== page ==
Highland Museum of Childhood
During the Victorian period, most foods were made at home, including butter, bread, and biscuits.
Butter was churned by hand, from milk, either in a large wooden barrel-like device with a long wooden plunger or smaller devices with a handle to wind that drove paddles inside the chamber. Both devices worked by moving the milk around constantly until the milk separated into butter and buttermilk. Churning butter by hand was hard work and took a long time – women would sometimes sing rhythmic songs and take turns when they were churning the butter.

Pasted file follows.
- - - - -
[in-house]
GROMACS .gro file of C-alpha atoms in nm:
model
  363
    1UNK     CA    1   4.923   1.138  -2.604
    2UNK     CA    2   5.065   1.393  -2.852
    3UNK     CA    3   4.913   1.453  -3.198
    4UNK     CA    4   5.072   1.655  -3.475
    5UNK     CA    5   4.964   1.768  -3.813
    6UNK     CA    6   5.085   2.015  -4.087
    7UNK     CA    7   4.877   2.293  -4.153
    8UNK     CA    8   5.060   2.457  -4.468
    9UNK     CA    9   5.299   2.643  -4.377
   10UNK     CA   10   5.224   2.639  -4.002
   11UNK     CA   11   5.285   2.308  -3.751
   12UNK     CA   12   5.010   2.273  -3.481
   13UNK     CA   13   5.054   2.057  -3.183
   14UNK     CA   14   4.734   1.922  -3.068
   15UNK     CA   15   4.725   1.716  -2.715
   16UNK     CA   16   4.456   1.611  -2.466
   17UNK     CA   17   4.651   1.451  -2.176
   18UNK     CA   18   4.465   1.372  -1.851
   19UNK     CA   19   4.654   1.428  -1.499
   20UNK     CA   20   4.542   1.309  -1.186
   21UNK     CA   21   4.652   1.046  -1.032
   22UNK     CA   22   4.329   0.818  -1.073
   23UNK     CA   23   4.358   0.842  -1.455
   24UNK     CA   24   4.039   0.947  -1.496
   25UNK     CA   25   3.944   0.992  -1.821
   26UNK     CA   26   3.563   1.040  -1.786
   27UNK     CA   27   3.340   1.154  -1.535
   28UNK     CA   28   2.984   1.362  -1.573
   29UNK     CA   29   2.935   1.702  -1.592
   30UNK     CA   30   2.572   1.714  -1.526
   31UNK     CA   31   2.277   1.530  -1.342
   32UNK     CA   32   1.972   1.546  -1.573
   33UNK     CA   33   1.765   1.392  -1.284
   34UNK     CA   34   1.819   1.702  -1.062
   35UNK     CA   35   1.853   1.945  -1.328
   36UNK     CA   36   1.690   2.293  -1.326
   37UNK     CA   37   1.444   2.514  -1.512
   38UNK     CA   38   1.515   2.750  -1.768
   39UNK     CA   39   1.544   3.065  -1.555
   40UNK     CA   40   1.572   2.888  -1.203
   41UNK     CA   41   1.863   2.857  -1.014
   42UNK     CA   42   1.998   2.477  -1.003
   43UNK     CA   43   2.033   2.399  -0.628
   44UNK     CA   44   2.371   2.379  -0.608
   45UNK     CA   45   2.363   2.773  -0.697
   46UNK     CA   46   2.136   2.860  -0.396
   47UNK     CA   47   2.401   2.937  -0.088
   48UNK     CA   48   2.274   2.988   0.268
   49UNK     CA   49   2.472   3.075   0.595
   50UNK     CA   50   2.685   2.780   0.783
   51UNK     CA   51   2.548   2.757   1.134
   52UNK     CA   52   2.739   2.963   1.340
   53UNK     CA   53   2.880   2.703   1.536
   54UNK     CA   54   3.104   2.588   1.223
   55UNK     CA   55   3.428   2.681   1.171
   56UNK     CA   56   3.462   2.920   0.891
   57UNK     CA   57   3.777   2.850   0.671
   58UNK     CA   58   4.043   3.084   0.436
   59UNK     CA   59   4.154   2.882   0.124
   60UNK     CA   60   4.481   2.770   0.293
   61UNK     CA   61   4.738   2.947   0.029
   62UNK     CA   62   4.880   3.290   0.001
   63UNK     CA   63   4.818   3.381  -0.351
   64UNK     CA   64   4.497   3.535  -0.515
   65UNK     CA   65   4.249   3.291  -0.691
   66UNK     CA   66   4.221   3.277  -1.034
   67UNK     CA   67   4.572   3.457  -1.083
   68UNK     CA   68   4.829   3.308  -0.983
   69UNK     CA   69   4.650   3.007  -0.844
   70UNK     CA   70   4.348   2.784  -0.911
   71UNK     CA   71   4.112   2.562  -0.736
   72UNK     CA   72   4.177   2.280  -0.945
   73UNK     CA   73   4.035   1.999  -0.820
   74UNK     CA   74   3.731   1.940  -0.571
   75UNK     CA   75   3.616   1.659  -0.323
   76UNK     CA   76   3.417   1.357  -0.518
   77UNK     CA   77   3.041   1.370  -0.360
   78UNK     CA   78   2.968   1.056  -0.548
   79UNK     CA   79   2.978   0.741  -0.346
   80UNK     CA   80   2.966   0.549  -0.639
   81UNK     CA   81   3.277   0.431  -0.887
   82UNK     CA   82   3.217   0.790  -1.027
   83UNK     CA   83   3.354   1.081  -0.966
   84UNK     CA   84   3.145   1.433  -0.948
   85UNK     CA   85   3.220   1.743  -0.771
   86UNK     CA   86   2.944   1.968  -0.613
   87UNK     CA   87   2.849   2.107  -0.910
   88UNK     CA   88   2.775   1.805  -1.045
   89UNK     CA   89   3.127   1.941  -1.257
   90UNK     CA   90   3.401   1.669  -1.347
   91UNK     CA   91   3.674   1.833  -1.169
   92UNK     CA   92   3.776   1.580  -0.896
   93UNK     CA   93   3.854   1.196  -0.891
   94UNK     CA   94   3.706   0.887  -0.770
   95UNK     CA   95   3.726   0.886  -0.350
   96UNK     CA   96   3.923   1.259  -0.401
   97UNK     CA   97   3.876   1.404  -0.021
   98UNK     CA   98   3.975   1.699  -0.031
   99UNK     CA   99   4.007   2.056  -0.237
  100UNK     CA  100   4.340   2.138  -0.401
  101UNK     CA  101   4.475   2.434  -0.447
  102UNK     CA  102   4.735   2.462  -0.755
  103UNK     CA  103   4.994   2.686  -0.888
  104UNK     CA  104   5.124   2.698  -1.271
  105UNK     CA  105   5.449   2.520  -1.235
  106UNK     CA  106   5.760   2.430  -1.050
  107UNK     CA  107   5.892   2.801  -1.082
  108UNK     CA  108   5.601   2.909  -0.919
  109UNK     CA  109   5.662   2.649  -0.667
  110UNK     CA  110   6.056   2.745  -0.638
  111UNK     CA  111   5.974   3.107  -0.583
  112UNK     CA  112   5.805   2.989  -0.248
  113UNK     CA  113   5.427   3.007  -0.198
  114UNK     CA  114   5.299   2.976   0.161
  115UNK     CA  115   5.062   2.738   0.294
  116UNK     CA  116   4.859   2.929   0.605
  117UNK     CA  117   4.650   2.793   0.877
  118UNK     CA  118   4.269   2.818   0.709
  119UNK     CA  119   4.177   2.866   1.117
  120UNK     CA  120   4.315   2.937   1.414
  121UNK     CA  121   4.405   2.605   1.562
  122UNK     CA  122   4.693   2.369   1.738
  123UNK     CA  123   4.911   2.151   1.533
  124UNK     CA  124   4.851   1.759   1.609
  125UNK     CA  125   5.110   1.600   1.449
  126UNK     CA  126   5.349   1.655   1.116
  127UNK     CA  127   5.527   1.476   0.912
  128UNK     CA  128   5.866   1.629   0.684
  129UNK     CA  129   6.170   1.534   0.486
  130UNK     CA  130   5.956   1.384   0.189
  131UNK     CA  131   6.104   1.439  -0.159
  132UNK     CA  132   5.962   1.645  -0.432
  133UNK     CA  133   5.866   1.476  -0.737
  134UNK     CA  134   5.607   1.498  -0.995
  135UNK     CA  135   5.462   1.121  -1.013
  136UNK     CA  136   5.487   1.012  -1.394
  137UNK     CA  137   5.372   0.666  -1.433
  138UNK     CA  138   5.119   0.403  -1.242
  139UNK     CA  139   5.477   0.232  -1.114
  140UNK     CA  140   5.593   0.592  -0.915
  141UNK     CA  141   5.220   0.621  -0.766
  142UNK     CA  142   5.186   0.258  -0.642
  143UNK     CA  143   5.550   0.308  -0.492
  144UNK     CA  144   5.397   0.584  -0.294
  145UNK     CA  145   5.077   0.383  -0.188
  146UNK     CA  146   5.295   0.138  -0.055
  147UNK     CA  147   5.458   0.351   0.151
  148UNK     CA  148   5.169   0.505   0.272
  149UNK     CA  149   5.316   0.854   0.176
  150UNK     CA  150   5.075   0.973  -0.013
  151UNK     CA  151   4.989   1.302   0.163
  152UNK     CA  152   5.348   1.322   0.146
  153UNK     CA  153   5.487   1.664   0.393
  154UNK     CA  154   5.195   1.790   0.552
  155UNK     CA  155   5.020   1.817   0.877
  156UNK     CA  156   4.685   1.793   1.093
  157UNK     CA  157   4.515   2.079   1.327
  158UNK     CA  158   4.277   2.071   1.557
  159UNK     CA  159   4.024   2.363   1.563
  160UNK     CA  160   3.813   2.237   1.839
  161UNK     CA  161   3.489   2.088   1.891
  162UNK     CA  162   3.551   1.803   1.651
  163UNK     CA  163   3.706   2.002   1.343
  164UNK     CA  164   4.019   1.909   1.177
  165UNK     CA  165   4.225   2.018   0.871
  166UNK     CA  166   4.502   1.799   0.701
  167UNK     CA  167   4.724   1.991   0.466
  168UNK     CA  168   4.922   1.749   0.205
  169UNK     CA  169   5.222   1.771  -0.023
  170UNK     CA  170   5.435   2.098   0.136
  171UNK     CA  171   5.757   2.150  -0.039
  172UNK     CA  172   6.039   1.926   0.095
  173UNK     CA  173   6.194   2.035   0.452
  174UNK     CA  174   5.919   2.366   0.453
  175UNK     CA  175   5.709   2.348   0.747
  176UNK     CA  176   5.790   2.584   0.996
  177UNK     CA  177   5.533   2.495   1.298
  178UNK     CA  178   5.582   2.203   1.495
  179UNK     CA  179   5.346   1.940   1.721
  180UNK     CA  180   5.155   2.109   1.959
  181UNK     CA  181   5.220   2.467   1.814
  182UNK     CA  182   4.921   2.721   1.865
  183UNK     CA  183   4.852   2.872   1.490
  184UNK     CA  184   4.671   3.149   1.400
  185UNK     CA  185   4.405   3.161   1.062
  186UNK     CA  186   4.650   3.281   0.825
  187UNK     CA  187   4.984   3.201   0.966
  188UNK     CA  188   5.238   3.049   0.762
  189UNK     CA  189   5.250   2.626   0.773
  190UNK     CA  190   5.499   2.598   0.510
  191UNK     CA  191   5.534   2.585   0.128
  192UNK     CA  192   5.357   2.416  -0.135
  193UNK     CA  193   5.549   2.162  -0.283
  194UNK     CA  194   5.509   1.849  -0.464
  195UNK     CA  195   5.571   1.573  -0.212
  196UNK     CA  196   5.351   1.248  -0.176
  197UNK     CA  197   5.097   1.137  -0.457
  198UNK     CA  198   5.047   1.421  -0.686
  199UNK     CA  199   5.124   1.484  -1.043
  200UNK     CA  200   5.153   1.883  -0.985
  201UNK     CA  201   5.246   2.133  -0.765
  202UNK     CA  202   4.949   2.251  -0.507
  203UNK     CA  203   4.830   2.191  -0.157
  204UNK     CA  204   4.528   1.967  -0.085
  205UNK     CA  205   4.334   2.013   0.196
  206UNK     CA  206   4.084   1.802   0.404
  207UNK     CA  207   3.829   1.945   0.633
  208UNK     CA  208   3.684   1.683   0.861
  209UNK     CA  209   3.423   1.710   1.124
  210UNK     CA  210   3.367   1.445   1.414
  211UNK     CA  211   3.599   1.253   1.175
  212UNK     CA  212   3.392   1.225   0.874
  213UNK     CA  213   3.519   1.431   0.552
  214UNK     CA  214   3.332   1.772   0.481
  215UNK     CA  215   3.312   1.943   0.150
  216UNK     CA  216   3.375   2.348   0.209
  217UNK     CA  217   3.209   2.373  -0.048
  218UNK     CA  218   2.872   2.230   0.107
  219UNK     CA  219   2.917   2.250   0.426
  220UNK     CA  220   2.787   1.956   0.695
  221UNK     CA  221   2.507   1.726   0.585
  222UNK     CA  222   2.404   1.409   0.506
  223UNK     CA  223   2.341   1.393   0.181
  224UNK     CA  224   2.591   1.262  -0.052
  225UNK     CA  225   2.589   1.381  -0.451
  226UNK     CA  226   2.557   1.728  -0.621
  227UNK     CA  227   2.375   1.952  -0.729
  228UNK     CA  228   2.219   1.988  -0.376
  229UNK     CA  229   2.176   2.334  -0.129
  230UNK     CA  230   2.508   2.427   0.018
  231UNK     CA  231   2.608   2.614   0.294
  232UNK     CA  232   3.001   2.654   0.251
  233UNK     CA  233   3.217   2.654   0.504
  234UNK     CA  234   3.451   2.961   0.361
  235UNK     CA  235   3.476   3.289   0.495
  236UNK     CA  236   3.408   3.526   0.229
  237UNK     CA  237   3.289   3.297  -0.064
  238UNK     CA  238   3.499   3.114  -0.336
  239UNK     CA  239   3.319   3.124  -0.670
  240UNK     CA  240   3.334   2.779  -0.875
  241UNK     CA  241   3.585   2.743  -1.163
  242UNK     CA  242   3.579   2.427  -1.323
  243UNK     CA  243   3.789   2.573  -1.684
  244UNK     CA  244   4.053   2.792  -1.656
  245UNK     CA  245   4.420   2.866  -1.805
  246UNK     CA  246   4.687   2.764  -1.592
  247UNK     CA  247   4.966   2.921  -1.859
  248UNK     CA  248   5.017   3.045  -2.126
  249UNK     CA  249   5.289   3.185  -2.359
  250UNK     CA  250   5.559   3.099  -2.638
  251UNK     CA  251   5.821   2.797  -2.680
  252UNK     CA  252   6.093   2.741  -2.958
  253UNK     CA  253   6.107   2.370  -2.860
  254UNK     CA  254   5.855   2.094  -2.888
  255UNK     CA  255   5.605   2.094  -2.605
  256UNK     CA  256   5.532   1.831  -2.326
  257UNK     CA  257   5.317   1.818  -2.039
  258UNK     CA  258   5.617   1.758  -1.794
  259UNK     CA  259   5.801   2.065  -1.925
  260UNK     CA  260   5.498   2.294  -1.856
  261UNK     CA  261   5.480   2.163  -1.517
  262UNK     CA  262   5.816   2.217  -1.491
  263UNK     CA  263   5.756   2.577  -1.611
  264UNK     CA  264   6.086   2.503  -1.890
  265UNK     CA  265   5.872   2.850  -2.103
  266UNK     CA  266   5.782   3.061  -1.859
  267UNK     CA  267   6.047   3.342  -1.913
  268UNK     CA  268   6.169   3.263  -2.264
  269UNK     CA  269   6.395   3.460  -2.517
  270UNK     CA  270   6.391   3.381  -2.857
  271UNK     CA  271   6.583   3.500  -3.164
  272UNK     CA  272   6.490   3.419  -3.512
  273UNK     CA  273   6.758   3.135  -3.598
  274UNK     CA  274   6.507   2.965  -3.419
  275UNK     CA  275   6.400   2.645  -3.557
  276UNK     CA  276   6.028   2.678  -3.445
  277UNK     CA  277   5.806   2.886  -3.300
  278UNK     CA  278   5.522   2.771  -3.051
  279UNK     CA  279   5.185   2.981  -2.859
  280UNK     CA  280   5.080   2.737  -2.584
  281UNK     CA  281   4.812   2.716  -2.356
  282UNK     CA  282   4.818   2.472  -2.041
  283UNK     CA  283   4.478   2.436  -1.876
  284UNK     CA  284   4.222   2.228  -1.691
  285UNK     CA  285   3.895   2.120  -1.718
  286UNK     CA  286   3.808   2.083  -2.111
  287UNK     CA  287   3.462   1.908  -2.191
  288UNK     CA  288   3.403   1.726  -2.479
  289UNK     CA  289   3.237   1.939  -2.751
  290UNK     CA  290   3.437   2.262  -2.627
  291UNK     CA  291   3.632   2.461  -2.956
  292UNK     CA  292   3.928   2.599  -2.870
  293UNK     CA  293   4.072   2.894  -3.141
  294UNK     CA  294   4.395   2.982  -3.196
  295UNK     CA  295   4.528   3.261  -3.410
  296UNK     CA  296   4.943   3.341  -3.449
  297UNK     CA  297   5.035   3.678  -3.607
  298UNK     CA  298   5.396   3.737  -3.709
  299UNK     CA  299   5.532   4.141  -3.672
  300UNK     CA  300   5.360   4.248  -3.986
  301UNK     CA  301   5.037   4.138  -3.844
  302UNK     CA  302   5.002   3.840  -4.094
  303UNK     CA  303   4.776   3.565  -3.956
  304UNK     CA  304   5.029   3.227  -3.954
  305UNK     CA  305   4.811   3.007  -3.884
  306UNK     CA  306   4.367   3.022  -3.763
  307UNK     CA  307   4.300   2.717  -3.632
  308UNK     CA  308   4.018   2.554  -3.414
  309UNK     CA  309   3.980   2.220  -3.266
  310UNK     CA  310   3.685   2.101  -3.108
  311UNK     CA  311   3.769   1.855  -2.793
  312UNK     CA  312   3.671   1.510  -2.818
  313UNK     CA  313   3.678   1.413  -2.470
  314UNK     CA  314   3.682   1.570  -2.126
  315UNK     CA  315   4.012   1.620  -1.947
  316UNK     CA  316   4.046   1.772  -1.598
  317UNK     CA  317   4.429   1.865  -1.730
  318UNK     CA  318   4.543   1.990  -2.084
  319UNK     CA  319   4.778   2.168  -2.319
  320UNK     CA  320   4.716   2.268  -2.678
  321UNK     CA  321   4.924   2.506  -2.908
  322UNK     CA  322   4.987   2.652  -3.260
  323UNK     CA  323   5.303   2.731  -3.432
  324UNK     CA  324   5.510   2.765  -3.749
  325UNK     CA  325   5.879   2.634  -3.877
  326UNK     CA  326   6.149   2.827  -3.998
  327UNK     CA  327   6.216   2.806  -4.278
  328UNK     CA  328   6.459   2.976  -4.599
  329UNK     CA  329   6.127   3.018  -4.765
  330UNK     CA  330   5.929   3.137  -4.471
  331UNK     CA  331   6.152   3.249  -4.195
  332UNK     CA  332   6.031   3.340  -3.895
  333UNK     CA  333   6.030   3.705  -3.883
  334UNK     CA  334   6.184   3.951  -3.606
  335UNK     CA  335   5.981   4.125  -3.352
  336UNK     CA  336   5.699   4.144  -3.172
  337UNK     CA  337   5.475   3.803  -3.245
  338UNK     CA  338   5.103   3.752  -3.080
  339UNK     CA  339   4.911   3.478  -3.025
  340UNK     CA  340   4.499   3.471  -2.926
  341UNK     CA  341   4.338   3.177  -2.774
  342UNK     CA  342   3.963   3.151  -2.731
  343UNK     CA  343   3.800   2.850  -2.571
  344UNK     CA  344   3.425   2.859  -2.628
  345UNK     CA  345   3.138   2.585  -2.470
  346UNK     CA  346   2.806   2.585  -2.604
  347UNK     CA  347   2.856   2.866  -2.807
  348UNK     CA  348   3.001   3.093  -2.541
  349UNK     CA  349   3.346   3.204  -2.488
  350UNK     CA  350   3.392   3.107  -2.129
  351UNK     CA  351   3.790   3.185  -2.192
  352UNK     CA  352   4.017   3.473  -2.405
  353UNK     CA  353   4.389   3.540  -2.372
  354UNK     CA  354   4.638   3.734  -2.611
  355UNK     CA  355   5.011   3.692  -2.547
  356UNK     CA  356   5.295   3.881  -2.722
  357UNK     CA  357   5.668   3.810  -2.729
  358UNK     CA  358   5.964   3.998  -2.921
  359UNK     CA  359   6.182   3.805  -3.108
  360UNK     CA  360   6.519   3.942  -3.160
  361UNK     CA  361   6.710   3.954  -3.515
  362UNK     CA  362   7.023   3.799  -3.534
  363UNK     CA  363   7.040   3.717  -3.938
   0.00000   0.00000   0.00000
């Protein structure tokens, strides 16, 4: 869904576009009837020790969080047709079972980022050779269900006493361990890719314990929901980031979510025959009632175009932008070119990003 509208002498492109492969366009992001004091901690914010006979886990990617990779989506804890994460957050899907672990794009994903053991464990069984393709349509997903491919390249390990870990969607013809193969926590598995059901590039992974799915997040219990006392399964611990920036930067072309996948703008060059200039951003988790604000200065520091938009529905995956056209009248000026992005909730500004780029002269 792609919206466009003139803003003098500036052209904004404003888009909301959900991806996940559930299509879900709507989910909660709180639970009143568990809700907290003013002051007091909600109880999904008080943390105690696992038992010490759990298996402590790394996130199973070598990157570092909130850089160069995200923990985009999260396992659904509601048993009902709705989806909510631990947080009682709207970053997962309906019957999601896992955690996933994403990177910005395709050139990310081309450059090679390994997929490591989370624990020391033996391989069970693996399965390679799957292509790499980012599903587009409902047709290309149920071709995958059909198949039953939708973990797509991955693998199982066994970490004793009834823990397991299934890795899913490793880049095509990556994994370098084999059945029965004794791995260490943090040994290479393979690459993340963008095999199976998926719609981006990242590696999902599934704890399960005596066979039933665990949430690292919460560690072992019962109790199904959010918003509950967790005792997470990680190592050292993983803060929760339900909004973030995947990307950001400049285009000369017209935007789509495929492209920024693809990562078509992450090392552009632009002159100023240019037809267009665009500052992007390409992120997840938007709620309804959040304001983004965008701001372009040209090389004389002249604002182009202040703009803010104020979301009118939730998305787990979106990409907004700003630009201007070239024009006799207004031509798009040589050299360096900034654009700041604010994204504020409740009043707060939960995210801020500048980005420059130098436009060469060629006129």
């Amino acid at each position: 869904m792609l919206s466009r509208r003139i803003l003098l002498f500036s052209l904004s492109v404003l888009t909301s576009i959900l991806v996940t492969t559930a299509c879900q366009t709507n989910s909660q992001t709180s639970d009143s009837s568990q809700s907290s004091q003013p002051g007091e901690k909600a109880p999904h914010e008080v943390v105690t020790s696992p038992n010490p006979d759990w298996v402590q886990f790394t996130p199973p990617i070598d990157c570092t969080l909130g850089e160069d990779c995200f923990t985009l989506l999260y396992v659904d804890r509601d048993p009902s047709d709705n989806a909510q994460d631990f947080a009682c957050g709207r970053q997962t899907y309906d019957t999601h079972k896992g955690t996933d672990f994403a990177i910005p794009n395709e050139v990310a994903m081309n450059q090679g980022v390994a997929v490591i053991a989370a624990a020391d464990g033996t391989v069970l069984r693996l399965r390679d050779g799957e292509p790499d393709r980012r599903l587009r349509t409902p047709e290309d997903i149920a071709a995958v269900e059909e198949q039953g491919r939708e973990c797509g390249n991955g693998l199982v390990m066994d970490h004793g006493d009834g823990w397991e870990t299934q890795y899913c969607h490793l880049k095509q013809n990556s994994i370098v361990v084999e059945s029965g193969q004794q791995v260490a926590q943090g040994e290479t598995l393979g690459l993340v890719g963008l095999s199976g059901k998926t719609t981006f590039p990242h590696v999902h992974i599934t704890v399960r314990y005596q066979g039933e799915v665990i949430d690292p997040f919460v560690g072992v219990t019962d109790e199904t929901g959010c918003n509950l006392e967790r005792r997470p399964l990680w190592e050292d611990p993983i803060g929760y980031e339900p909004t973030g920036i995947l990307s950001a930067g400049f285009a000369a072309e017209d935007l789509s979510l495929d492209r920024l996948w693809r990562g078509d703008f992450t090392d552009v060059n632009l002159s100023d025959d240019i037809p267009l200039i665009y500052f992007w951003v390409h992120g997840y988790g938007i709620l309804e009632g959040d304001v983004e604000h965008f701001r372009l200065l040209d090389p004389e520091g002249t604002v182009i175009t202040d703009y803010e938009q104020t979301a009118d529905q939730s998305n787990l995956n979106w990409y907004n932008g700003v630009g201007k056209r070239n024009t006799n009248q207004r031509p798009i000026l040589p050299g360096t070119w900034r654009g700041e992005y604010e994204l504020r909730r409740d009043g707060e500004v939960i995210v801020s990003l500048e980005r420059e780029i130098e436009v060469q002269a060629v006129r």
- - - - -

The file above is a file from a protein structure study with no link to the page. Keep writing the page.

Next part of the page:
Once the butter was made, it was handled and shaped into smaller blocks using these wooden paddles or ‘pats’. The grooves in the pats stop the butter from sticking to the wood.
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Materials : Wood
Size : 15cm x 10cm x 1cm